“Hmm . . . All right; start checking up on this woman. And send . . . three teams to the meat-packing district. Have them search for any sign of this woman and her truck.”
Ed heard the lieutenant’s footsteps fading away, but did not look up. “It’s my fault . . .: he moaned, shaking his head from side to side.
“It’s our fault, Brother,” Al corrected, sounding just as wretched as his brother.
Hughes looked at them sharply. “How do you figure?”
Ed looked up, misery on his – Tucker’s – whatever – features. “She came looking for us. But we weren’t there to meet her . . .”
“So it’s our fault,” Al finished.
Hughes snorted. “Bullshit. Ed, you were in jail, for heaven's sake. Besides, did you even know she was coming?”
Ed blinked, then shook his head.
“She was probably planning to surprise us,” Al said.
“Yeah,” agreed Ed, “That’s the sort of thing she’d do.”
“Well, there you go,” Hughes said, “You didn’t know she was coming, and even if you had, you couldn’t have done anything. So don’t blame yourselves. It’s not your fault. Now say it with me: It’s not your fault.”
“It’s not our fault,” Ed and Al echoed, like little children repeating a lesson. Except Ed no longer looked or sounded at all little, heightening the strangeness of the situation.
‘Good,” Hughes said. “Now don’t worry. The doctors here are the best in the city. Your friend will be fine.”
“Her name is Winry.”
“Winry.” Hughes sat back and ran his fingers through his hair. “I’m actually amazed she escaped; this killer’s taken care of much older and stronger women than her.”
“Winry’s been handling power tools ever since she could hold a screwdriver straight,” Ed said fondly. “She’s smart, and she’s tough.”
“I’ll say,” Hughes said. “She shouldn’t have been able to walk at all with the tendons of her leg cut, yet she made it all the way from the warehouses to the main market . . .” he smiled at Ed and Al. “She must really like you two, if she wanted to see you that bad.”
Al couldn’t blush, but he did shift his weight noisily, looking at the ground. Ed, on the other hand, went bright red.
“On a more serious note,” Hughes added, pushing his glasses back up his long nose, “I think this is a good sign. She couldn’t have gotten away from the killer if he – or she, I guess—were running after her. So either she escaped while the killer was away . . . or she wounded the killer so badly that she – or he – couldn’t follow her.”
Ed smiled slightly. “That definitely sounds like Winry.”
Al nodded. “Mm! I remember this one time you tried to take her doll away, Brother. She gave you two black eyes.”
“I did not! You tried to take her doll! Two black eyes AND a fat lip, as I recall.”
“Nuh-uh!” Al cried. “It was you, Brother, I remember! I liked Winry’s dolls.”
“Yeah, that’s why you tried to take them.”
Hughes had to smile at the sight; what would appear to anyone else to be two grown men, (one of them wearing armor indoors) arguing loudly over ancient history. But Hughes knew that under the surface, it was two brothers, aged twelve and eleven, arguing over fond memories and (for the first time since learning of Winry’s injuries) actually relaxing. It did his heart good to see that.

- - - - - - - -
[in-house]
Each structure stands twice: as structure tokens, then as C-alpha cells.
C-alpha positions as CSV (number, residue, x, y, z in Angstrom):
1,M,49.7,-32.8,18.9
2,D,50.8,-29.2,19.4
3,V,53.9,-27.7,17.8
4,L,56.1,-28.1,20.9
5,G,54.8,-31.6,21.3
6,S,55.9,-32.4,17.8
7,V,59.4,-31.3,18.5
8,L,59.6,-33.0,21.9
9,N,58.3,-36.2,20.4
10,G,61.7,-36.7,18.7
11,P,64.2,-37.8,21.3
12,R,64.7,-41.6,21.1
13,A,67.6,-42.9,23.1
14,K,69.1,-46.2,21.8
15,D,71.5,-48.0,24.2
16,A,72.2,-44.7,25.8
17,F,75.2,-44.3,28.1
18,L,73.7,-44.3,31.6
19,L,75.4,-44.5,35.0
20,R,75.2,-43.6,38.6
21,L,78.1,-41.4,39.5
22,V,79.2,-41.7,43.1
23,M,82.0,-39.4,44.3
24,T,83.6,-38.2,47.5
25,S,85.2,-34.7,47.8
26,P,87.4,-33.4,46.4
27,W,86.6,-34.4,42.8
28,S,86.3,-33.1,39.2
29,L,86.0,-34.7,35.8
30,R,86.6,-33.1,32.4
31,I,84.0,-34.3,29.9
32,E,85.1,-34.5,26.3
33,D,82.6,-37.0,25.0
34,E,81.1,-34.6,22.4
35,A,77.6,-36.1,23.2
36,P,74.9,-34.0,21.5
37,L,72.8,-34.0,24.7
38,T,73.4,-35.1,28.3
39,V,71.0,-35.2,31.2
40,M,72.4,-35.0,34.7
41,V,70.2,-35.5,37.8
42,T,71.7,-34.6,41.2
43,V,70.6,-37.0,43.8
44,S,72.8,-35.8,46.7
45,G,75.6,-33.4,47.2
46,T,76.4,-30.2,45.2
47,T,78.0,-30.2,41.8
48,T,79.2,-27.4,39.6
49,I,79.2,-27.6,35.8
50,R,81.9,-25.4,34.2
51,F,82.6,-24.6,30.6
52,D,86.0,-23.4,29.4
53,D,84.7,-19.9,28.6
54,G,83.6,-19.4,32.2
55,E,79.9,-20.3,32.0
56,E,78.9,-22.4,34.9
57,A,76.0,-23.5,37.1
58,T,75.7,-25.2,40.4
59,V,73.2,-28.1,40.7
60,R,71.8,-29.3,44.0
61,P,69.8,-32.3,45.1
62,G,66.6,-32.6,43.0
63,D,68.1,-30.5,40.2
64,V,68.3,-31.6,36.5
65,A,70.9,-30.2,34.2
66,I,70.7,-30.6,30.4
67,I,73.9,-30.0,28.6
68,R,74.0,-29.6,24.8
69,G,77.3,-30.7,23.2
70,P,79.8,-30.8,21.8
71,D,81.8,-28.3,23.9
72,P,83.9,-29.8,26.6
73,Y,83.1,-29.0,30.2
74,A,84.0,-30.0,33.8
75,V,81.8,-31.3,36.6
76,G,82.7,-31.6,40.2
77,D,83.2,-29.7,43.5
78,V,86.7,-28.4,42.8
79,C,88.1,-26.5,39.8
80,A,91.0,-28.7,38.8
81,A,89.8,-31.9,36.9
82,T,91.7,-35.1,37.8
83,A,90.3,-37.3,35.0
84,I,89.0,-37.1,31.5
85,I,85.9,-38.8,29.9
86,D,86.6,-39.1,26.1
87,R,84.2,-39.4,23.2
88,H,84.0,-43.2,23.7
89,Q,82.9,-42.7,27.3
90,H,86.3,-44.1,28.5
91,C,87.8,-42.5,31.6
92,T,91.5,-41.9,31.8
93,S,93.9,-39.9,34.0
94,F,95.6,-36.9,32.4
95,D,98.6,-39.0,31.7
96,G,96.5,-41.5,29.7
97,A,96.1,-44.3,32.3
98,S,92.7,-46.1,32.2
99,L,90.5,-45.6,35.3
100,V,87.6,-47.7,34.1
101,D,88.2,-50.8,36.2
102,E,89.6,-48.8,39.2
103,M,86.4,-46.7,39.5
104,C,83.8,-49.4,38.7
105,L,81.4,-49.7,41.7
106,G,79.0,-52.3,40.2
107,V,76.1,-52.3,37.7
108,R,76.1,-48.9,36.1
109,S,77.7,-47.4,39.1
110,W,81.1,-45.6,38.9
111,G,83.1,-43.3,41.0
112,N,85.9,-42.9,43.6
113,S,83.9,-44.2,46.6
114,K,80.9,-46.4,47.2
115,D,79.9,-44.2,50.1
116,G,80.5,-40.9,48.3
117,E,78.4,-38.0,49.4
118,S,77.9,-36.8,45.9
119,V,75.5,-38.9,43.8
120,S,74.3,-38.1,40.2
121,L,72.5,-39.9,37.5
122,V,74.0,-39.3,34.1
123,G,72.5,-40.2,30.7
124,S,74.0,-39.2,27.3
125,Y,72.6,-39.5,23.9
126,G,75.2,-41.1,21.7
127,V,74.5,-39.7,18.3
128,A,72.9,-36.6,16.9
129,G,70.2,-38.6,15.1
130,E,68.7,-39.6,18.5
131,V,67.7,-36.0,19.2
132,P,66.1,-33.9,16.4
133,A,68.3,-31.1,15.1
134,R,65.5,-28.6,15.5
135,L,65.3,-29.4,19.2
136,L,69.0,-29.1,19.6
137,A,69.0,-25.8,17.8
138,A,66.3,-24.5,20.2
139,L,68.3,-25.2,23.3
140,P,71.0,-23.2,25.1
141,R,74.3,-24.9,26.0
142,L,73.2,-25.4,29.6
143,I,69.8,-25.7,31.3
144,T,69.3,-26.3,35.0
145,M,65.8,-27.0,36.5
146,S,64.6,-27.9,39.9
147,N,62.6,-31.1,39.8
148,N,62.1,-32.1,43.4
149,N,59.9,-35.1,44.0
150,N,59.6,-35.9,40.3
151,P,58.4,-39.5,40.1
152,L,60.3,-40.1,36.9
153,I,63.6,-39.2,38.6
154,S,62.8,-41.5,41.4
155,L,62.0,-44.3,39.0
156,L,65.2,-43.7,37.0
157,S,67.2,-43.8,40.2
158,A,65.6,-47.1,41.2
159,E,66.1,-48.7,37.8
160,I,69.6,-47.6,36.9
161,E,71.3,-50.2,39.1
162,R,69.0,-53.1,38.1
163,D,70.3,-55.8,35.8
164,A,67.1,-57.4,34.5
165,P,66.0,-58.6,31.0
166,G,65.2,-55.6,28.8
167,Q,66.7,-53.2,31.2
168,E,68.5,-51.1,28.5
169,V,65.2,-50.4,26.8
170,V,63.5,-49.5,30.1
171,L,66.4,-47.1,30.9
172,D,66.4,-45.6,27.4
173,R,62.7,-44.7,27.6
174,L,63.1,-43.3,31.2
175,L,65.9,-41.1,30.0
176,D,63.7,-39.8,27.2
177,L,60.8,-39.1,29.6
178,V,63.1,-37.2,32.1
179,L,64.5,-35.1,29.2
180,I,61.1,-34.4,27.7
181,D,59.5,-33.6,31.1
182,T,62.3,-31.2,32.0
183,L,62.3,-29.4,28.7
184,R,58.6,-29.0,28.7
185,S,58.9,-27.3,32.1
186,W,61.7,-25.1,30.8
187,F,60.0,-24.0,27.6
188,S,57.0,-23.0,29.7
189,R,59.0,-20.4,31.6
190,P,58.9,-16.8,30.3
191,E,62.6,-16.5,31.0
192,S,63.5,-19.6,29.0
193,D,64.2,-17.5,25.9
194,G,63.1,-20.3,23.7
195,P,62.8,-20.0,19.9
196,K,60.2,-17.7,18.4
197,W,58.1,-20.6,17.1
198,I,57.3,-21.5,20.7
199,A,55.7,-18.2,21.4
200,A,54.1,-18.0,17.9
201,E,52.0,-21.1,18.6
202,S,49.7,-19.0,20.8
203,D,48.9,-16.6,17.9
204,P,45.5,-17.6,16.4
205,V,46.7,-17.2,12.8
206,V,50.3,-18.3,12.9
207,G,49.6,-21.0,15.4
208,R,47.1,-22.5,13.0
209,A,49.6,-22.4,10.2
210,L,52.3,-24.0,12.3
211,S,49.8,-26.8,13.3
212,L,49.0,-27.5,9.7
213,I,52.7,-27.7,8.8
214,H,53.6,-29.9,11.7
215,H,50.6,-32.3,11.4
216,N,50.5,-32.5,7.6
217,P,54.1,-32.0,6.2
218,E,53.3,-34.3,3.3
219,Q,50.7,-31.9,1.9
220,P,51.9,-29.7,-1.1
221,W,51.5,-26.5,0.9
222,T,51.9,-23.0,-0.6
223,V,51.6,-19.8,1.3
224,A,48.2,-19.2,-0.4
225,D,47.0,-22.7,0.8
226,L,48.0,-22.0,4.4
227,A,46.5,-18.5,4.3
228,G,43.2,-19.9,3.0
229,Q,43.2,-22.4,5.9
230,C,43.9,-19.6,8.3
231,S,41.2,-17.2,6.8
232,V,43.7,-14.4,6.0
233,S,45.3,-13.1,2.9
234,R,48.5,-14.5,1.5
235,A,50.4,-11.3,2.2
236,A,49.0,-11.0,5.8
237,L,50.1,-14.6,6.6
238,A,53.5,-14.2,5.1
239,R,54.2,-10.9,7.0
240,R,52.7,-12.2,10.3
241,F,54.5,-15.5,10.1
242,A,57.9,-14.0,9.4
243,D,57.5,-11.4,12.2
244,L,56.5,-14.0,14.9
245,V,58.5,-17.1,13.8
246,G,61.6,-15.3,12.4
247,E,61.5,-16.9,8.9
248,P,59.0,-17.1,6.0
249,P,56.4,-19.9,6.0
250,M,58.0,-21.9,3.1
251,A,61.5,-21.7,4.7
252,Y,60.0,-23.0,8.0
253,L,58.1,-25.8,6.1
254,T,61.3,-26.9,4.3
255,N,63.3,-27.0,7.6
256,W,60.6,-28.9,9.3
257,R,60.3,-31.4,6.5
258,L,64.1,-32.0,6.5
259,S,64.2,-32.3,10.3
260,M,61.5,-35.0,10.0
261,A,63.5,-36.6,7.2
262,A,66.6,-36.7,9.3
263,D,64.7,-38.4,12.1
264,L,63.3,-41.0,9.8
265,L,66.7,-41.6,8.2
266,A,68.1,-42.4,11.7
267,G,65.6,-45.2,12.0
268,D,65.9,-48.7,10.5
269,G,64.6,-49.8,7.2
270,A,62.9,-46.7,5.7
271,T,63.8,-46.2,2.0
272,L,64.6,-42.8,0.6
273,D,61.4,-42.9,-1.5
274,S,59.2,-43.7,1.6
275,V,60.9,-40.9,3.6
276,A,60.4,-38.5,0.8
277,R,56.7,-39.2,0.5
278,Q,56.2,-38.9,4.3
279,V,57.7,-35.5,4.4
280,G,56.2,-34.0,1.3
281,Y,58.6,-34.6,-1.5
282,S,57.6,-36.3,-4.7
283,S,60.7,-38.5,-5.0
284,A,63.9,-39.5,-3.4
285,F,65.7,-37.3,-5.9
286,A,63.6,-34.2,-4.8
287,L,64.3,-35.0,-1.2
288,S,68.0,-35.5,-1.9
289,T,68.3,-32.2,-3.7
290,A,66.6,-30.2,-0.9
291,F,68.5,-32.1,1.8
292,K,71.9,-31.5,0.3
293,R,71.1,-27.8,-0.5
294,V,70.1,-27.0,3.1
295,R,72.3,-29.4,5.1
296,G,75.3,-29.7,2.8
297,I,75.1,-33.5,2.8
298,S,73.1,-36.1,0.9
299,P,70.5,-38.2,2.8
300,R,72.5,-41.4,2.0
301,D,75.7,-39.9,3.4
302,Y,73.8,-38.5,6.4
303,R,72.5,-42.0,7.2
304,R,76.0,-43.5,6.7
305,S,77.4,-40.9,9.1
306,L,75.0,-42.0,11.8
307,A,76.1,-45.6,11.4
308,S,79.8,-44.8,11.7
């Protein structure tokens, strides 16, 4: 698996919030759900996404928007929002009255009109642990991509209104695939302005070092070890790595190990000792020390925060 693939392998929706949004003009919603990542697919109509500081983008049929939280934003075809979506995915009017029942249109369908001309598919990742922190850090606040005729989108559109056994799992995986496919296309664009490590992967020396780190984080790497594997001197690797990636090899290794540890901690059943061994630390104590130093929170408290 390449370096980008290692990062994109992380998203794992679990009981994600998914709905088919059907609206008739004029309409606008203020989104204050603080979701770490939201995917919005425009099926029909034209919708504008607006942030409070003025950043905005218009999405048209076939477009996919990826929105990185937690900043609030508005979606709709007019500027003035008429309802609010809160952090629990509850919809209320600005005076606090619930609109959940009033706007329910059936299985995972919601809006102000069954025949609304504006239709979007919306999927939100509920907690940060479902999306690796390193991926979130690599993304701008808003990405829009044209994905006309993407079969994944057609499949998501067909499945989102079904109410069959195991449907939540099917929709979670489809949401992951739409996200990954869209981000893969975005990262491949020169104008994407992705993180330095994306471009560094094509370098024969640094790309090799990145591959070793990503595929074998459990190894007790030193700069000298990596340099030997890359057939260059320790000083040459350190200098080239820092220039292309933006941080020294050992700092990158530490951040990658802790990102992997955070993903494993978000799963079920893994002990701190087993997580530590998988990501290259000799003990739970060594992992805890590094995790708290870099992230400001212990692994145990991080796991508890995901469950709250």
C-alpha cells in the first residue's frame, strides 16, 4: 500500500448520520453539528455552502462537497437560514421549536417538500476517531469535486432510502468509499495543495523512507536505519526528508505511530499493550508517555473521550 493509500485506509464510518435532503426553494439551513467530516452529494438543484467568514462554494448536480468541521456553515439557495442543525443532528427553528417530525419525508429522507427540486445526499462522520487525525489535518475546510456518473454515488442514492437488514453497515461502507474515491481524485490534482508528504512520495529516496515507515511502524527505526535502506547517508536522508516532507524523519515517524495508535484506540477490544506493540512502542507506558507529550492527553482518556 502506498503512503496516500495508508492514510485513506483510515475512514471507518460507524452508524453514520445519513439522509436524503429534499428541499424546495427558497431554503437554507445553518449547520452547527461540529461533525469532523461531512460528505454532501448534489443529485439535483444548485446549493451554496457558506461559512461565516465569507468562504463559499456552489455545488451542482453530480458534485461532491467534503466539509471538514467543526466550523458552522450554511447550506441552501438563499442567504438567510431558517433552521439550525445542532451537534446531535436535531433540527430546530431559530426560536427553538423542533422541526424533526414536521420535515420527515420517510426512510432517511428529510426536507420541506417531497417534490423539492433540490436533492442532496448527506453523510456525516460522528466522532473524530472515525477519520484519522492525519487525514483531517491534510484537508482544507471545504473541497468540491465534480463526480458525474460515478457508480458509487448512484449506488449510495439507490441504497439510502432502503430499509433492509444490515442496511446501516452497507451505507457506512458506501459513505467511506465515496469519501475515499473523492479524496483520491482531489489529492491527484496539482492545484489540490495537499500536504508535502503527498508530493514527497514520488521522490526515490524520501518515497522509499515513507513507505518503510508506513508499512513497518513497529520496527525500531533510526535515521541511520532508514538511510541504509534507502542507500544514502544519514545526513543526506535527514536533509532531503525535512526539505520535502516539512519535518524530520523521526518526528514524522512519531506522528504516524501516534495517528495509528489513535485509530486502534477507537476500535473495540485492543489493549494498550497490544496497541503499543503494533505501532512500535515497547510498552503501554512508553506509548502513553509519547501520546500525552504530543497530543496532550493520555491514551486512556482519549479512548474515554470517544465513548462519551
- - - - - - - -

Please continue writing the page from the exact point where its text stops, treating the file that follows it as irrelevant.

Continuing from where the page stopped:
But worry all too quickly returned to Ed’s face. He looked up at the clock, running a hand through his short, reddish-brown hair. “Dammit, they’ve been in there for hours . . . Wish I knew what was going on. Wish I was in there.”
“No, you don’t,” Hughes said emphatically. “You never wanna be in a room where doctors are working on someone. Unless your wife’s giving birth. But that’s the only exception. Otherwise, don’t do it. You can’t do anything and it’ll just make you sick to watch them work. Trust me on this.”
Ed looked at the floor despondently. “I just wish I knew if she was gonna be okay . . .”
It seemed like an eternity, but it was only another fifteen minutes before the head surgeon came through the swinging doors. He didn’t say anything; he didn’t have to; the look of triumph on his face spoke plainly enough. Al straightened up with a happy little gasp, and a huge grin broke over Ed’s face. Both leaped up to talk to the doctor.
“How is she?”
“Will she be okay?”
“Does she want to talk to us?”
“When can we see her?”
The doctor took a step back in the face of the onslaught and held up his hands. “Calm down, gentlemen, calm down! Miss Rockbell is still recovering; she’ll be all right – “
Both Ed and Al heaved huge sighs of relief at that.
“—But she will need some time to recuperate. At least two weeks under hospital monitoring; then at least a month of rest at home for her leg to heal properly. In answer to your question,” he added quickly, as Ed opened his mouth, “Yes, she will walk again, but that leg will never be as strong as it used to be. She’ll probably have a permanent limp. Plus there will be substantial scarring on the legs, arms and torso. Other than that,” he said, smiling, “She’ll be fine.”
“Thank you!” The poor exhausted doctor then had the unusual (and not terribly enviable) experience of being hugged by a grown man and a suit of armor. “When can we see her?”
The doctor shrugged. “You could go see her now, if you like, but she’ll be asleep for several more hours. Anesthesia, plus exhaustion and blood loss. Don’t wake her up; just wait for her to wake up on her own.”
“Yes, of course,” Ed nodded. “Thank you so much, Doctor! Al, come on!”
Both of them ran off down the hall, causing nurses and orderlies to leap out of the way, leaving the doctor staring after them, and Hughes shrugging, a very embarrassed smile on his face.
End of Chapter 3
As I post this I'm about 3 and 1/2 pages into chapter 4 (my chapters average out to about 9 or 10 pages, to give you an idea), in which Ed angsts. A lot.
I really suck at summaries. But I hope you'll read it! And tell me what you think so far!